Ways to evaluate ∫secθdθ\int \sec \theta \, \mathrm d \theta

The standard approach for showing secθdθ=ln|secθ+tanθ|+C is to multiply by secθ+tanθsecθ+tanθ and then do a substitution with u=secθ+tanθ.

I like the fact that this trick leads to a fast and clean derivation, but I also find it unsatisfying: It’s not very intuitive, nor does it seem to have applicability to any integration problem other than cscθdθ. Does anyone know of another way to evaluate secθdθ?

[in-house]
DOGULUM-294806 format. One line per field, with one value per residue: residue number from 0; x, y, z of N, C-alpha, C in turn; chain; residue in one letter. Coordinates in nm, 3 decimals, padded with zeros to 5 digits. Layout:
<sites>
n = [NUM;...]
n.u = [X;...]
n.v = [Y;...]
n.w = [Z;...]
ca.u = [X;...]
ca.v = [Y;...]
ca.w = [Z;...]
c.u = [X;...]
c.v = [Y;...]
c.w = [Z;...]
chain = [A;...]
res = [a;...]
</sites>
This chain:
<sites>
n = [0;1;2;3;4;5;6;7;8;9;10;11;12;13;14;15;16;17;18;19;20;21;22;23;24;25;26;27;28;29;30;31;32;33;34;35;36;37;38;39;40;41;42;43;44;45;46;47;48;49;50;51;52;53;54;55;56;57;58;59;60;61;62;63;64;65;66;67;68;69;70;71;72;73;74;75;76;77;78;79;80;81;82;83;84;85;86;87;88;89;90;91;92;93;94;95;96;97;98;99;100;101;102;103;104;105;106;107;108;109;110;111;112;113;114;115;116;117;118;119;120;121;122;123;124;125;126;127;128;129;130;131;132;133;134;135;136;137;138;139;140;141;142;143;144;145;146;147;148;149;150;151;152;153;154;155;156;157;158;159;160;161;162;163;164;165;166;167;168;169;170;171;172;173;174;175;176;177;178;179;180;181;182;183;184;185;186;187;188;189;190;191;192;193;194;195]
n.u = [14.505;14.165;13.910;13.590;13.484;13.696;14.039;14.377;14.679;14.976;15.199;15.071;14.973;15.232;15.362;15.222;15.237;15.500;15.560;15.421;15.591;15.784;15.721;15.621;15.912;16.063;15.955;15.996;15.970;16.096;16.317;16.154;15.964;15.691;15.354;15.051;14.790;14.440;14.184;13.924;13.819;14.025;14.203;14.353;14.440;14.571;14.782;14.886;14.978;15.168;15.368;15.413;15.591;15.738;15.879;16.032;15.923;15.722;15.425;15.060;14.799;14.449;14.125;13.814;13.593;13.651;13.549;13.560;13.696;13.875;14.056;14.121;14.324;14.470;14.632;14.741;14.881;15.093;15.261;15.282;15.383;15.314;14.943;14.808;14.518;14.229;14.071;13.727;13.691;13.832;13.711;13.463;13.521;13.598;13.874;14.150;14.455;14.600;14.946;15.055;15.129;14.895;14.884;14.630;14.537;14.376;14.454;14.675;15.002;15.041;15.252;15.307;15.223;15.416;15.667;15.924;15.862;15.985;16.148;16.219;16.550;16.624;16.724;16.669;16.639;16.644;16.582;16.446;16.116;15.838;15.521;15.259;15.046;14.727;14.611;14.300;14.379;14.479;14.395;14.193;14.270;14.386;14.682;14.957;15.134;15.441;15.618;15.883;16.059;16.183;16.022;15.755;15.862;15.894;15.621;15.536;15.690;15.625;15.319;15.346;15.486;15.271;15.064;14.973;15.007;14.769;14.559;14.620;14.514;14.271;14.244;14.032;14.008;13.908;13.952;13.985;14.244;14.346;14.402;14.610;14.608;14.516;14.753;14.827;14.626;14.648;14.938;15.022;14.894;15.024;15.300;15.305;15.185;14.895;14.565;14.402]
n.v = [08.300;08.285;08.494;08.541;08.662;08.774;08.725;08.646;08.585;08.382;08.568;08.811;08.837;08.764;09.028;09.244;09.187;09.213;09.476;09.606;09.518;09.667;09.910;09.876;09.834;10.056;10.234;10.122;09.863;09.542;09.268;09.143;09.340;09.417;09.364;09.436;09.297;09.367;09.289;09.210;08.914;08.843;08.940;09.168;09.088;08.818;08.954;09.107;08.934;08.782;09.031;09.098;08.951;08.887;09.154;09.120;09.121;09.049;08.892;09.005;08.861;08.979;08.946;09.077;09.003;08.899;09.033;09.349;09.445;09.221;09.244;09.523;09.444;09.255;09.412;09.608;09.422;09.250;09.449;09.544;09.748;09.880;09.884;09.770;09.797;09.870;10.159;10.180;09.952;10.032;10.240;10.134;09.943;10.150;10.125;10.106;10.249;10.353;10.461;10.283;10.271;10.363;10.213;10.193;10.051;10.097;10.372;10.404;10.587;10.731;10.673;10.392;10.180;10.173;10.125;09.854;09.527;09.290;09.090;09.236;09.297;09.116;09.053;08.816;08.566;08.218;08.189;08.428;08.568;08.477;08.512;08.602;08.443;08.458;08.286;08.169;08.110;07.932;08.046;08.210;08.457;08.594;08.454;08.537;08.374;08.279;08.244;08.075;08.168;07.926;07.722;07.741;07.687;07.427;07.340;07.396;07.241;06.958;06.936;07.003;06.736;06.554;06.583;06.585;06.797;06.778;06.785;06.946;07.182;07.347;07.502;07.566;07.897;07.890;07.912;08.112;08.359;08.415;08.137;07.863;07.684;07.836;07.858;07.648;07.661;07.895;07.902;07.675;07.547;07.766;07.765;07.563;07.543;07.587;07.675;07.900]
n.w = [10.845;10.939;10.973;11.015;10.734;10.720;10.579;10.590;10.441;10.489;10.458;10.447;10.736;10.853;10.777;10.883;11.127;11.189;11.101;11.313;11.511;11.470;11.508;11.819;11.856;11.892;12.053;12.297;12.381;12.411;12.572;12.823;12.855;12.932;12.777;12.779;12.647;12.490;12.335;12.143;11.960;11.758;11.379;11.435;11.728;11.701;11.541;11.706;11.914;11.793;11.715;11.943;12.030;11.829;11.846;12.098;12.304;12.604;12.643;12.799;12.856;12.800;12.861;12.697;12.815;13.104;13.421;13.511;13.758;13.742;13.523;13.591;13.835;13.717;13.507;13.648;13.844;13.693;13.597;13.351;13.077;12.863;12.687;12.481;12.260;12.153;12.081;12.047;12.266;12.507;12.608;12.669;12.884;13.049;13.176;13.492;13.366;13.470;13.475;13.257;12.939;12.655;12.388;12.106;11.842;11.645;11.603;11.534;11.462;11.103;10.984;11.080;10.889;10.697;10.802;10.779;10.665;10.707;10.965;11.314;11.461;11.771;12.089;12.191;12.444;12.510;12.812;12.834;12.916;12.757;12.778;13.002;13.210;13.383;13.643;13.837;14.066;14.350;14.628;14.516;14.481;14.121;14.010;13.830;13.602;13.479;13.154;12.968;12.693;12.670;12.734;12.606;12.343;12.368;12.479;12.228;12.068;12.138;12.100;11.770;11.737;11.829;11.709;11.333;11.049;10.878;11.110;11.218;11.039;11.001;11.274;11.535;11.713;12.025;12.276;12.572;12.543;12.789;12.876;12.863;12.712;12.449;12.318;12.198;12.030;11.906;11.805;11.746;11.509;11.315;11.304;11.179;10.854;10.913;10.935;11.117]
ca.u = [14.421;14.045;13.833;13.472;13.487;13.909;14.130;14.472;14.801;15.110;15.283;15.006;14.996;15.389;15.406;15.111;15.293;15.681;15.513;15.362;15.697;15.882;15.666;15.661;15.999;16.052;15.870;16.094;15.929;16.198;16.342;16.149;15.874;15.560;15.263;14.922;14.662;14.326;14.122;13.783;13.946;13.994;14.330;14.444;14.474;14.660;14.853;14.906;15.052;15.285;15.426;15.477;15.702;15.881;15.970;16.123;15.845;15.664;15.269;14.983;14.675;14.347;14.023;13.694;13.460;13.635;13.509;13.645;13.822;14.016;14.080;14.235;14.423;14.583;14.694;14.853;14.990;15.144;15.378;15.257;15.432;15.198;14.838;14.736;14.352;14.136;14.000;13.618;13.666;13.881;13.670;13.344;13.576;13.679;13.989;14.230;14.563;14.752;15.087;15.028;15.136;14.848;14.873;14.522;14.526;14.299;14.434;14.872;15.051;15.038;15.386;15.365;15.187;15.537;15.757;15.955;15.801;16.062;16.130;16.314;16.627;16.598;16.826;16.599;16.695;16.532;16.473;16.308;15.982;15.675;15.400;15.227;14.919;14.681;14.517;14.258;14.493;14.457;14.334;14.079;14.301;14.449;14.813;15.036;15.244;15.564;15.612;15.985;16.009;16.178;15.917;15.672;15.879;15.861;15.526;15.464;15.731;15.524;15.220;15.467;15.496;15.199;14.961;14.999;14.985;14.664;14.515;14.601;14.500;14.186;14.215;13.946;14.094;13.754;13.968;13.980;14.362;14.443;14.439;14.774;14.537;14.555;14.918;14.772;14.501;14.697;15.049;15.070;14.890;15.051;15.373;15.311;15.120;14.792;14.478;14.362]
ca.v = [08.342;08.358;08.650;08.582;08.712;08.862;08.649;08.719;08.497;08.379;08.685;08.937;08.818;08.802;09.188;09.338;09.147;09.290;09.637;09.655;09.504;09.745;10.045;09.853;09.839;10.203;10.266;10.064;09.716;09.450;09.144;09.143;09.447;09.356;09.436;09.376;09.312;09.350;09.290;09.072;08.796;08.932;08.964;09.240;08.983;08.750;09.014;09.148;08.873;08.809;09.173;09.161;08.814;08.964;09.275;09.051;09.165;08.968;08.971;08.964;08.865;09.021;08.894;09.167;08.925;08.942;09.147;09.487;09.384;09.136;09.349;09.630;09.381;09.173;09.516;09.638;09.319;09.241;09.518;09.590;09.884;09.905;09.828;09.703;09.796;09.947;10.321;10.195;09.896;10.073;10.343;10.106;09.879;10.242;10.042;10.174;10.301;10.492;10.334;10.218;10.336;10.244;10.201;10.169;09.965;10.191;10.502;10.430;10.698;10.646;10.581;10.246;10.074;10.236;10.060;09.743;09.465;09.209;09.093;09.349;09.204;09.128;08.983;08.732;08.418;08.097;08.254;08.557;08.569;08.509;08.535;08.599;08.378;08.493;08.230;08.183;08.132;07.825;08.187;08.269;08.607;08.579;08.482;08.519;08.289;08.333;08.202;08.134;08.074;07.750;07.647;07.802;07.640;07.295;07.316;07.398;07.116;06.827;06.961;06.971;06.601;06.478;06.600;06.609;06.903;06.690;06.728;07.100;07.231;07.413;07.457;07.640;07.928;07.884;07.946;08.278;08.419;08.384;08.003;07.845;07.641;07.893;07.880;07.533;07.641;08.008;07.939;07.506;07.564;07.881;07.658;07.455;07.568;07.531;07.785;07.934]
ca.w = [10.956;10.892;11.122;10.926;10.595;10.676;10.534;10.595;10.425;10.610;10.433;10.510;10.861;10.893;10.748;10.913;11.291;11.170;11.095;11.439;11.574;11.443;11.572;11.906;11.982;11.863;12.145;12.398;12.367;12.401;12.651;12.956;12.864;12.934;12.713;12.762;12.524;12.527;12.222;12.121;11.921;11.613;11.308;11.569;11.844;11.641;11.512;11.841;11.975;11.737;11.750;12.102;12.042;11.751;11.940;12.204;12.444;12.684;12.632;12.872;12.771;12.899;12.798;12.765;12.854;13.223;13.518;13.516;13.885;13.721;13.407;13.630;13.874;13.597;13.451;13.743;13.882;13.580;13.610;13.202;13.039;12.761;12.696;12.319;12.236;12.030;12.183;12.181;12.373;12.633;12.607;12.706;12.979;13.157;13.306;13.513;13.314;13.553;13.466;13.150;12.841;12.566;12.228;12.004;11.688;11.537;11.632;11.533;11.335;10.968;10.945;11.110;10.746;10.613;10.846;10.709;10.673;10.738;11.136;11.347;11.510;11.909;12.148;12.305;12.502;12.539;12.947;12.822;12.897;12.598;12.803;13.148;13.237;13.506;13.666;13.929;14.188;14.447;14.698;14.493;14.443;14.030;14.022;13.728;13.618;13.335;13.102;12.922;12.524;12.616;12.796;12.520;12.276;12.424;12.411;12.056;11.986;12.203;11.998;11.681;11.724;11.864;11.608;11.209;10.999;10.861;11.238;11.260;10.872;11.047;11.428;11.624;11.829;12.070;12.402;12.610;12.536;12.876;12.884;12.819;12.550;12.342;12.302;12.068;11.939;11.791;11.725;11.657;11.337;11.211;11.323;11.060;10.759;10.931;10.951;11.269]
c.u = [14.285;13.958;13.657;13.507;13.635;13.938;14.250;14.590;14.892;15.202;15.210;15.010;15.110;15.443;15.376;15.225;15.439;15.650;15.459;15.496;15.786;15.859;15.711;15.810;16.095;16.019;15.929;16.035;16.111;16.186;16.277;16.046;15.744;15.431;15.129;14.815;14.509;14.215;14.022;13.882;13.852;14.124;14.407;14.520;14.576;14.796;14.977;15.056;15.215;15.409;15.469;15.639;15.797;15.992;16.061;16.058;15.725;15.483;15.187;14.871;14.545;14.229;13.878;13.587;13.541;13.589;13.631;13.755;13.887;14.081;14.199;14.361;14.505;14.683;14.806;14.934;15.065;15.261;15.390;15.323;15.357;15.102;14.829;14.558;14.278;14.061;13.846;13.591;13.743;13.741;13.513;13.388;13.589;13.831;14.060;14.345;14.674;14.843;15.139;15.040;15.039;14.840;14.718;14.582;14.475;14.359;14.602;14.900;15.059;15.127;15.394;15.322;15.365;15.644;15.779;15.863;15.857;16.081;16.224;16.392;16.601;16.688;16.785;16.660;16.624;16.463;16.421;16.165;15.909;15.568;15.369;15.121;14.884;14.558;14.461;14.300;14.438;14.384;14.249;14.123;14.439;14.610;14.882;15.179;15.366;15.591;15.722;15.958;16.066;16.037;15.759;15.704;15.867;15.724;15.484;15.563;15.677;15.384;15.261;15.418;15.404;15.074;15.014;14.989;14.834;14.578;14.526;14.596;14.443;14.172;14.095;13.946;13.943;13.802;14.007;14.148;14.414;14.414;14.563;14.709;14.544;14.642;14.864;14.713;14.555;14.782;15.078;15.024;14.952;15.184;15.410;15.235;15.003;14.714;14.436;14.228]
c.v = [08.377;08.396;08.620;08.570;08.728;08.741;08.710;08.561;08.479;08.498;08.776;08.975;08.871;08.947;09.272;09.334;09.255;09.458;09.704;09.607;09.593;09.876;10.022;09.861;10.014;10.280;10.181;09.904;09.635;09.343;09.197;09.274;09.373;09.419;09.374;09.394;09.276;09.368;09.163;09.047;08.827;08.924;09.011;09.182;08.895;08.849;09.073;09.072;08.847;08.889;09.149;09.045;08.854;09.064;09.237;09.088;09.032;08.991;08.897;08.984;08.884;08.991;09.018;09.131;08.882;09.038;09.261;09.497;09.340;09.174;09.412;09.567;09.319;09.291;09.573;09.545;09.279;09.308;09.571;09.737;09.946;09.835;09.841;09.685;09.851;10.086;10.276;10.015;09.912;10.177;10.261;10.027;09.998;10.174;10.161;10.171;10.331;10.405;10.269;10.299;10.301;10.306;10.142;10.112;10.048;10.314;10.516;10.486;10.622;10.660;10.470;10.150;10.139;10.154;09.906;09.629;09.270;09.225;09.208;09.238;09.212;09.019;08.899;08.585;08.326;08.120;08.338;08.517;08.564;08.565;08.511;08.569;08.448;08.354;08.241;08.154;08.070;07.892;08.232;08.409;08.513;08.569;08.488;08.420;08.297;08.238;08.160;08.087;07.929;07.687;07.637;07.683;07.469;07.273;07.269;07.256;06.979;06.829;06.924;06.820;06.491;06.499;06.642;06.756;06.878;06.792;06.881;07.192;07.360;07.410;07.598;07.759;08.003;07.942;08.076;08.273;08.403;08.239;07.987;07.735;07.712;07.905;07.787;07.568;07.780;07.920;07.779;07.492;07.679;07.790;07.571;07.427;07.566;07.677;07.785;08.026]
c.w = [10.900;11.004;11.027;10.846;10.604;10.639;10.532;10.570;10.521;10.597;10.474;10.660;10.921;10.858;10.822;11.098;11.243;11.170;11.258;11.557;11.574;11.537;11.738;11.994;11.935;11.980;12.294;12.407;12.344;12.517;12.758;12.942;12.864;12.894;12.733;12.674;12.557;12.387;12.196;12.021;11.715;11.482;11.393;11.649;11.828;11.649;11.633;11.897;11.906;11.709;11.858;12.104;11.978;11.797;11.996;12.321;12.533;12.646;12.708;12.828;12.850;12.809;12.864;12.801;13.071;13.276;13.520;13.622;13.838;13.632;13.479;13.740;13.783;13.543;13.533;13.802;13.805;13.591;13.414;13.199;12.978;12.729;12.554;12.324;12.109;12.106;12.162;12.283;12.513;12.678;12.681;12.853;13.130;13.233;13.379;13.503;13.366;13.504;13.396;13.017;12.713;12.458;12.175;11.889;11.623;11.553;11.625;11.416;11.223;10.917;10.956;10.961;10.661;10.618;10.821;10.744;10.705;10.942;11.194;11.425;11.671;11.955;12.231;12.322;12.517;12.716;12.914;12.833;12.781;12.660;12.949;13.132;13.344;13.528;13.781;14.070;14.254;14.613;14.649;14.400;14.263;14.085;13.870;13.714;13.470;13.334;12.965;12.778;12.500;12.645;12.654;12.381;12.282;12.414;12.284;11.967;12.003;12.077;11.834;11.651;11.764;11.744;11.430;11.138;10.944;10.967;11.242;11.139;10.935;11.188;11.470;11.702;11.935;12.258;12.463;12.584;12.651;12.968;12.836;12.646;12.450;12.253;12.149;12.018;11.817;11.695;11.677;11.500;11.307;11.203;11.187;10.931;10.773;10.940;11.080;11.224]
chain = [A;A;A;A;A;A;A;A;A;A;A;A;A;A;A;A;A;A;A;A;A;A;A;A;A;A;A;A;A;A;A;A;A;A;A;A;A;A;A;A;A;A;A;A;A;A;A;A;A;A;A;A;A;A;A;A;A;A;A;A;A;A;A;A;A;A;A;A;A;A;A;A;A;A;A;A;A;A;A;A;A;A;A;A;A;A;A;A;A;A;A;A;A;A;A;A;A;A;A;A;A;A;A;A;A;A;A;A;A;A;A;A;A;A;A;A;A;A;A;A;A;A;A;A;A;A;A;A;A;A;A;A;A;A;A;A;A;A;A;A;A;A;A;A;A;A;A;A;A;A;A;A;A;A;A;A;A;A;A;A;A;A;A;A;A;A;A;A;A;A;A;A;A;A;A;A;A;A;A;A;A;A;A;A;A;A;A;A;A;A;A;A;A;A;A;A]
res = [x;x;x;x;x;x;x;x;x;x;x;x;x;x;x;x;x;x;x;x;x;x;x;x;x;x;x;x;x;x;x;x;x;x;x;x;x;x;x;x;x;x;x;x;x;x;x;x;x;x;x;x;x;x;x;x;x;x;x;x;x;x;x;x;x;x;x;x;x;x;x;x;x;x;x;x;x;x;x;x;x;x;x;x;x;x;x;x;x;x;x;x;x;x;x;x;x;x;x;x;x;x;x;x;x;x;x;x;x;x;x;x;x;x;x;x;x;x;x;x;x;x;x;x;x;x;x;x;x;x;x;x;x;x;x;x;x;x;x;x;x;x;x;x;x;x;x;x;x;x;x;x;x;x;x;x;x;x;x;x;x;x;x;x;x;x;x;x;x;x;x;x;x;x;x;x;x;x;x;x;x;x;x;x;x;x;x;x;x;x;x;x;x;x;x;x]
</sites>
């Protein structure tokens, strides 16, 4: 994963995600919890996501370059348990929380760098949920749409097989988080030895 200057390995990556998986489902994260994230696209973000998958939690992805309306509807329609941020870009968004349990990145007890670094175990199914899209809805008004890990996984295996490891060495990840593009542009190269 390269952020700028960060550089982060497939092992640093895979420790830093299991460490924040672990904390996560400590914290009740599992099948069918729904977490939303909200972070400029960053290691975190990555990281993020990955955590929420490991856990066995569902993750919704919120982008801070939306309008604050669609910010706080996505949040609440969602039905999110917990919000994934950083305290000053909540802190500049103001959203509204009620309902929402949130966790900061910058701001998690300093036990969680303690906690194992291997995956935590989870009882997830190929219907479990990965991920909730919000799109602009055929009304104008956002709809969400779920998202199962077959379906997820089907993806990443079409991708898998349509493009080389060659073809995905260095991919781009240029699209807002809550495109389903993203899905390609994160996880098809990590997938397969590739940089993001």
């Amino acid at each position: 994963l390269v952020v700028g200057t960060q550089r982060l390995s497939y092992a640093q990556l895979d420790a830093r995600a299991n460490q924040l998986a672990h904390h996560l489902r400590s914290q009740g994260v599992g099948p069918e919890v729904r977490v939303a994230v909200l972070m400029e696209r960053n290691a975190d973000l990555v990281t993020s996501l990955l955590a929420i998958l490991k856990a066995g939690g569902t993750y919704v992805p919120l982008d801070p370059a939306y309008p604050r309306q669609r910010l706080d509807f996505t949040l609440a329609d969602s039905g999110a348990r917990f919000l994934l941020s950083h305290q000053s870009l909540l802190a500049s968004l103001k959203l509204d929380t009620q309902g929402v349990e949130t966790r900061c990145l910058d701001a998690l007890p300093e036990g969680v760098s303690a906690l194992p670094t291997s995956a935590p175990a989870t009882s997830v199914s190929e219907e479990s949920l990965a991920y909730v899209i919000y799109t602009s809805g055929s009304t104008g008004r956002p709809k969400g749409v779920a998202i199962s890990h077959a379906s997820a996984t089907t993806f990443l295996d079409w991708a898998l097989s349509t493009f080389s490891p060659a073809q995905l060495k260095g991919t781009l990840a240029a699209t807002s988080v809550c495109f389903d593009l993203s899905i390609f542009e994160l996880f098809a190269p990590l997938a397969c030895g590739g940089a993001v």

Answer

Another way is:

secxdx=cosxcos2xdx=cosx1sin2xdx=12(11sinx+11+sinx)cosxdx
=12log|1+sinx1sinx|+C.

It’s worth noting that the answer can appear in many disguises. Another is
log|tan(π4+x2)|

Attribution
Source : Link , Question Author : Mike Spivey , Answer Author : KingLogic

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